More broadly, issuance in 2020 has also been the result of the low interest rate environment and high stock volatility. Those attributes have enabled convert issuers to raise money on very attractive terms, and many issuers are using proceeds to refinance previously existing higher-cost debt or pursue earnings-accretive acquisitions, among other things.2
Do converts still make sense?
Given the returns, the issuance and the attention the asset class has gotten in the financial media, it’s not surprising that our team has received a large number of inquiries about convertibles in general and Invesco Convertible Securities Fund in recent months. In addition to questions about what has driven the returns and record issuance in 2020, one other key topic we’re addressing is does it still make sense to invest in converts? We think the answer is yes and three reasons come immediately to mind:
First, the asymmetric return profile of converts may allow investors to participate more in the upside in their underlying stocks than in their downside due to the converts’ fixed income floor.
Second is the yield advantage that converts have had relative to their underlying stocks. According to data from Bank of America Merrill Lynch, that figure is currently around 90 basis points. And while that’s not a big number by historical standards, in an environment where 10-year Treasuries have been yielding less than 1%, it’s significant.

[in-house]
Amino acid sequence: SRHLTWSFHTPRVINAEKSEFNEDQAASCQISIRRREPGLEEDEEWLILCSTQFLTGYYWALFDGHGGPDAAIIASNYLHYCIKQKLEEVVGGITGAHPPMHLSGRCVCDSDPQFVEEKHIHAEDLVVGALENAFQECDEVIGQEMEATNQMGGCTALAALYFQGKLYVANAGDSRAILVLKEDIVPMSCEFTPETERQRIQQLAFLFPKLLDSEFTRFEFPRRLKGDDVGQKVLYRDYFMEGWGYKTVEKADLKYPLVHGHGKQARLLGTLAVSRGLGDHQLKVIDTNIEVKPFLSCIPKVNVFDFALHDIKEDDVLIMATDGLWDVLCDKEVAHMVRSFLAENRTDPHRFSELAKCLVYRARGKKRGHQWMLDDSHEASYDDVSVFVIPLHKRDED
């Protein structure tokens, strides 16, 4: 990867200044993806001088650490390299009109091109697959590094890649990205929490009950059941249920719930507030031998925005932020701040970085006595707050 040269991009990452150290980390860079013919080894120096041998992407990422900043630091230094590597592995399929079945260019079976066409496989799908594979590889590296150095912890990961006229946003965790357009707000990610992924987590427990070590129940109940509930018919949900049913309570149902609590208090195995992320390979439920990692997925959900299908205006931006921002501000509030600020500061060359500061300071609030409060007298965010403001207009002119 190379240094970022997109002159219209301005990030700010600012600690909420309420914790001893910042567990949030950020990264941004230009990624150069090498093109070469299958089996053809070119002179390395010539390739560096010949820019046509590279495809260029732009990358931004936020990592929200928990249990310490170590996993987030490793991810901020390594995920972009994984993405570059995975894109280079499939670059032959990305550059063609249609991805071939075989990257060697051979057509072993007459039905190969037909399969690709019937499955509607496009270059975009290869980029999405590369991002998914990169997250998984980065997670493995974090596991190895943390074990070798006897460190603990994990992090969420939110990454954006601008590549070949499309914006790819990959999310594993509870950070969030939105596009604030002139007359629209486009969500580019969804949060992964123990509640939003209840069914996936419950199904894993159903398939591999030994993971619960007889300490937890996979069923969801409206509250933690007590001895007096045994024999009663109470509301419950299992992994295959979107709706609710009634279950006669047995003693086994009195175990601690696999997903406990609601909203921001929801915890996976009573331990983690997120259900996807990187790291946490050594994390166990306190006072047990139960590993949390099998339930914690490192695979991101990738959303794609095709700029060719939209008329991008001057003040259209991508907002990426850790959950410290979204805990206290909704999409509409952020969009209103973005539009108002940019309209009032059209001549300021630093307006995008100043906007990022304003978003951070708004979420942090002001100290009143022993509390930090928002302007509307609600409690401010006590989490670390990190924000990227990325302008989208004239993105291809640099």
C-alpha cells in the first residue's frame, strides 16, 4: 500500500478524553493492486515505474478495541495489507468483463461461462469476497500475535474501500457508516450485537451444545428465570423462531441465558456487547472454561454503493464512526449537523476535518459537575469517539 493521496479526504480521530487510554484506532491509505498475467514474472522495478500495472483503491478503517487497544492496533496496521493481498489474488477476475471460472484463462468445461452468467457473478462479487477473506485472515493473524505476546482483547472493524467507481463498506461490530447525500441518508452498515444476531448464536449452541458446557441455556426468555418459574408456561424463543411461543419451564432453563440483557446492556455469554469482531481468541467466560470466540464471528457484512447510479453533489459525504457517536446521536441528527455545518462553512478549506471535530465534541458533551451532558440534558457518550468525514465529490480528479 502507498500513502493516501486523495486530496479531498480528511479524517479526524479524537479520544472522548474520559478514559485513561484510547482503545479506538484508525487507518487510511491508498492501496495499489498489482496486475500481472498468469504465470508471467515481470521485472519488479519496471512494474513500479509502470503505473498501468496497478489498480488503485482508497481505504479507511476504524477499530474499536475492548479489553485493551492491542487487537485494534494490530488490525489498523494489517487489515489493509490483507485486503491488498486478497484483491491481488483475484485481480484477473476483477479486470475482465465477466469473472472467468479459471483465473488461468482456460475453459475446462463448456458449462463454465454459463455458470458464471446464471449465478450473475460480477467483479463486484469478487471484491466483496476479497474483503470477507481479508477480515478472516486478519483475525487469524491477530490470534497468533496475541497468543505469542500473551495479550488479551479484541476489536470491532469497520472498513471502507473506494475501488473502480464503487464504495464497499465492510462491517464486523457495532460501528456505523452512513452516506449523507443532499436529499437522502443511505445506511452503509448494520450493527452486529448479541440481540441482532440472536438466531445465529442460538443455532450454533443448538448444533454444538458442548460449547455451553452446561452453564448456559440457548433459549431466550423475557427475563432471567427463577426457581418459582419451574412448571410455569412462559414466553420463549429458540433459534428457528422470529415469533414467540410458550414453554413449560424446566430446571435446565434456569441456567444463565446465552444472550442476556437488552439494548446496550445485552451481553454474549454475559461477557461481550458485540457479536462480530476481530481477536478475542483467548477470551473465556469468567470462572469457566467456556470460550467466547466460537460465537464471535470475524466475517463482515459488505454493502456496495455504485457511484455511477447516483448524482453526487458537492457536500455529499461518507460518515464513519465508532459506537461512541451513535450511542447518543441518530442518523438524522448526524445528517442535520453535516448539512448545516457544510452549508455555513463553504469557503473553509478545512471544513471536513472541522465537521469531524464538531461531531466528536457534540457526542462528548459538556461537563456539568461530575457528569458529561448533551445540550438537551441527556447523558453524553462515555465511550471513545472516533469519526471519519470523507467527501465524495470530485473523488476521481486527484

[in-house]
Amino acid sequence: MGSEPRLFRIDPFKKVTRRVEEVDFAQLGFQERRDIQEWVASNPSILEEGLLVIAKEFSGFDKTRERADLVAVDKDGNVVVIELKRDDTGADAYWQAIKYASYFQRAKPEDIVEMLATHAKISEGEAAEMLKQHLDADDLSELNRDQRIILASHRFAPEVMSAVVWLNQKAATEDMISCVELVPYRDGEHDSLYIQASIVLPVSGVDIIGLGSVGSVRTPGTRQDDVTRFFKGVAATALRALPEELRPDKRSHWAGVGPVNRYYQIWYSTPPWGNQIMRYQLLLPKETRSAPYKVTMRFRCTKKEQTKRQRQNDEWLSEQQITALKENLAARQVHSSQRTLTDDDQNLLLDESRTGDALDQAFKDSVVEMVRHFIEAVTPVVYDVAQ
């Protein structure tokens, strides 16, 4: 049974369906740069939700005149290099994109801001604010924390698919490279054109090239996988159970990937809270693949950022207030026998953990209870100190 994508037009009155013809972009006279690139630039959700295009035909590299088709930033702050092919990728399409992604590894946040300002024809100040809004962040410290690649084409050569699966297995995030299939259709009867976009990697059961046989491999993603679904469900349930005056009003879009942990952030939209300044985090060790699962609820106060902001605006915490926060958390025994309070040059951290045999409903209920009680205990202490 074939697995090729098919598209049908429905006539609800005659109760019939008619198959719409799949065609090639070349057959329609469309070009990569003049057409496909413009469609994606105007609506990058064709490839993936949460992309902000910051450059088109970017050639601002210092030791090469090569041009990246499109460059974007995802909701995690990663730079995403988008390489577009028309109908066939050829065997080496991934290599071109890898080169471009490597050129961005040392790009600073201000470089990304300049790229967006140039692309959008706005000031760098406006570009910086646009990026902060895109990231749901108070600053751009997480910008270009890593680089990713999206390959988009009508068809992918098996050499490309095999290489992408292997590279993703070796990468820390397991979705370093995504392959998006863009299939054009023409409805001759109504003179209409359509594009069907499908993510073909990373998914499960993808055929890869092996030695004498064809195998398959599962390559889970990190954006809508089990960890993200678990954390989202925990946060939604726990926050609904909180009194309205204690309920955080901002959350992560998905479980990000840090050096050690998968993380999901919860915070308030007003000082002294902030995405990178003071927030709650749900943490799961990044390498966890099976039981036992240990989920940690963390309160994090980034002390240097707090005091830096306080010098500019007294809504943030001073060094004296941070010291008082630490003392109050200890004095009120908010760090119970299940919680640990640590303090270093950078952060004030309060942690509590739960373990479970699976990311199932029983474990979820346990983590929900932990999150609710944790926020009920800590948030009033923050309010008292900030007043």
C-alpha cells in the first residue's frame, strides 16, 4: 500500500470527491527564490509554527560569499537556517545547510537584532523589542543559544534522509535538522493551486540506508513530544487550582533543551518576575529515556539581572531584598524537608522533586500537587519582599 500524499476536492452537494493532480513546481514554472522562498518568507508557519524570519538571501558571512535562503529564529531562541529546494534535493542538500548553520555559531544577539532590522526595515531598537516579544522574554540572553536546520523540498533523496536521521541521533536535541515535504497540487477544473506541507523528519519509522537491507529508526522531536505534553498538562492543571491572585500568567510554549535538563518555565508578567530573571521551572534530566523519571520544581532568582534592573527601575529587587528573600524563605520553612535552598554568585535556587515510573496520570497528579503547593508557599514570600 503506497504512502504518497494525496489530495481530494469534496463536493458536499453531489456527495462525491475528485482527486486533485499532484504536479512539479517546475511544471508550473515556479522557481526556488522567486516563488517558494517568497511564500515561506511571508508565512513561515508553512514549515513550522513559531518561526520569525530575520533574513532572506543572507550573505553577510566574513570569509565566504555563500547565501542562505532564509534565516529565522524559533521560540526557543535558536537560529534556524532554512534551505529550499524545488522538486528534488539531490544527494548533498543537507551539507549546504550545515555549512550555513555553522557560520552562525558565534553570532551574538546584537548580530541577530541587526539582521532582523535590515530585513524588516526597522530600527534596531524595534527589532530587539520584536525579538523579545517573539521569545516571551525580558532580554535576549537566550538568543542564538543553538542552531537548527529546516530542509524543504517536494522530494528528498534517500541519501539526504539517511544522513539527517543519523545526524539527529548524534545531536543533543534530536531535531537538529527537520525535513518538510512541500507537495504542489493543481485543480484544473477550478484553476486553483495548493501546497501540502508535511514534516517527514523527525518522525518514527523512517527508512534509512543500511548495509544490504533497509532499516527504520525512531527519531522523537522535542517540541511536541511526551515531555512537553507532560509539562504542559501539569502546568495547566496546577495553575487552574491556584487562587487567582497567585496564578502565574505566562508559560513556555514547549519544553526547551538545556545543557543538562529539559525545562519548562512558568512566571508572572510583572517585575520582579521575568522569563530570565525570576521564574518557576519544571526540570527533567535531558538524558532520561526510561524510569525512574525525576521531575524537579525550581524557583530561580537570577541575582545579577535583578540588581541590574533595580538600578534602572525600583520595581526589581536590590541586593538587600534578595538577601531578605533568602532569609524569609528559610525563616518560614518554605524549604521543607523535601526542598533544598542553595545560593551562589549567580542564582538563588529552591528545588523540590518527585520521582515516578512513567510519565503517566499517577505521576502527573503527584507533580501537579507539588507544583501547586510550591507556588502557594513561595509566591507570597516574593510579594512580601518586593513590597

Third is converts’ historical outperformance during periods of rising interest rates. We’ve talked about this one for a long time, and while rates have continued lower, they will eventually start to rise. Compared to non-convertible fixed income, converts have outperformed during periods of rising rates given their equity component and their relatively short duration relative to both investment grade and high yield bonds.
To sum up, 2020 was a very good year for convertibles from both an issuance and a return perspective. That said, we continue to see positives ahead as we move into 2021.
1 Source: ICE Data Services
2 Source: Bank of America Merrill Lynch, November chartbook
3 Source: Barclays CB Insights
Blog header image: Bonninstudio/ Stocksy